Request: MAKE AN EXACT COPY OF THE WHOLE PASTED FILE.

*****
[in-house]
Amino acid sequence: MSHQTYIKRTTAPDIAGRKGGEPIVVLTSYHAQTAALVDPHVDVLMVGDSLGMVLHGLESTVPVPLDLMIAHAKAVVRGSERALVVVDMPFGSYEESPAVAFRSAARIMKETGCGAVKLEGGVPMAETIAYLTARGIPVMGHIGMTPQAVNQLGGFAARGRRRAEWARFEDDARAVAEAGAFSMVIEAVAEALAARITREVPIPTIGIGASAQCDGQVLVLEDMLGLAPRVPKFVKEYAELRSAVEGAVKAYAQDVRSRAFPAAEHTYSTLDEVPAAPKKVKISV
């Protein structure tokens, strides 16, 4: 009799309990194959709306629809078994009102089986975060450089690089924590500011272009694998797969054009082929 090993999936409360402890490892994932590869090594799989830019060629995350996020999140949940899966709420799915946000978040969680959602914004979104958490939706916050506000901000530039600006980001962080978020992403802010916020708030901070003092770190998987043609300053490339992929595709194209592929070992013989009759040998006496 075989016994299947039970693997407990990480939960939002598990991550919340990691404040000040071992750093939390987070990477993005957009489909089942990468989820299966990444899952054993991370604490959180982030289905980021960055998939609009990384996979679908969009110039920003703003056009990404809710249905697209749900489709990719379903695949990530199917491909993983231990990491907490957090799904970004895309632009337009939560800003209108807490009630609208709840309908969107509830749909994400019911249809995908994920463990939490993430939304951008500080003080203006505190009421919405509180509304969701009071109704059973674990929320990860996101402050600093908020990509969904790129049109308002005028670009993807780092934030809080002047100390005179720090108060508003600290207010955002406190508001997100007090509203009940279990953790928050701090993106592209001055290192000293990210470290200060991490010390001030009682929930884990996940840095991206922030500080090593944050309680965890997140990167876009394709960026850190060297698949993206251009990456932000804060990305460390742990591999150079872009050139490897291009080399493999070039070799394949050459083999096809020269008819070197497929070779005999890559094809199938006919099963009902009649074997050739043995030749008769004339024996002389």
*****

[in-house]
Amino acid sequence: MSHQTYIKRTTAPDIAGRKGGEPIVVLTSYHAQTAALVDPHVDVLMVGDSLGMVLHGLESTVPVPLDLMIAHAKAVVRGSERALVVVDMPFGSYEESPAVAFRSAARIMKETGCGAVKLEGGVPMAETIAYLTARGIPVMGHIGMTPQAVNQLGGFAARGRRRAEWARFEDDARAVAEAGAFSMVIEAVAEALAARITREVPIPTIGIGASAQCDGQVLVLEDMLGLAPRVPKFVKEYAELRSAVEGAVKAYAQDVRSRAFPAAEHTYSTLDEVPAAPKKVKISV
């Protein structure tokens, strides 16, 4: 009799309990194959709306629809078994009102089986975060450089690089924590500011272009694998797969054009082929 090993999936409360402890490892994932590869090594799989830019060629995350996020999140949940899966709420799915946000978040969680959602914004979104958490939706916050506000901000530039600006980001962080978020992403802010916020708030901070003092770190998987043609300053490339992929595709194209592929070992013989009759040998006496 075989016994299947039970693997407990990480939960939002598990991550919340990691404040000040071992750093939390987070990477993005957009489909089942990468989820299966990444899952054993991370604490959180982030289905980021960055998939609009990384996979679908969009110039920003703003056009990404809710249905697209749900489709990719379903695949990530199917491909993983231990990491907490957090799904970004895309632009337009939560800003209108807490009630609208709840309908969107509830749909994400019911249809995908994920463990939490993430939304951008500080003080203006505190009421919405509180509304969701009071109704059973674990929320990860996101402050600093908020990509969904790129049109308002005028670009993807780092934030809080002047100390005179720090108060508003600290207010955002406190508001997100007090509203009940279990953790928050701090993106592209001055290192000293990210470290200060991490010390001030009682929930884990996940840095991206922030500080090593944050309680965890997140990167876009394709960026850190060297698949993206251009990456932000804060990305460390742990591999150079872009050139490897291009080399493999070039070799394949050459083999096809020269008819070197497929070779005999890559094809199938006919099963009902009649074997050739043995030749008769004339024996002389």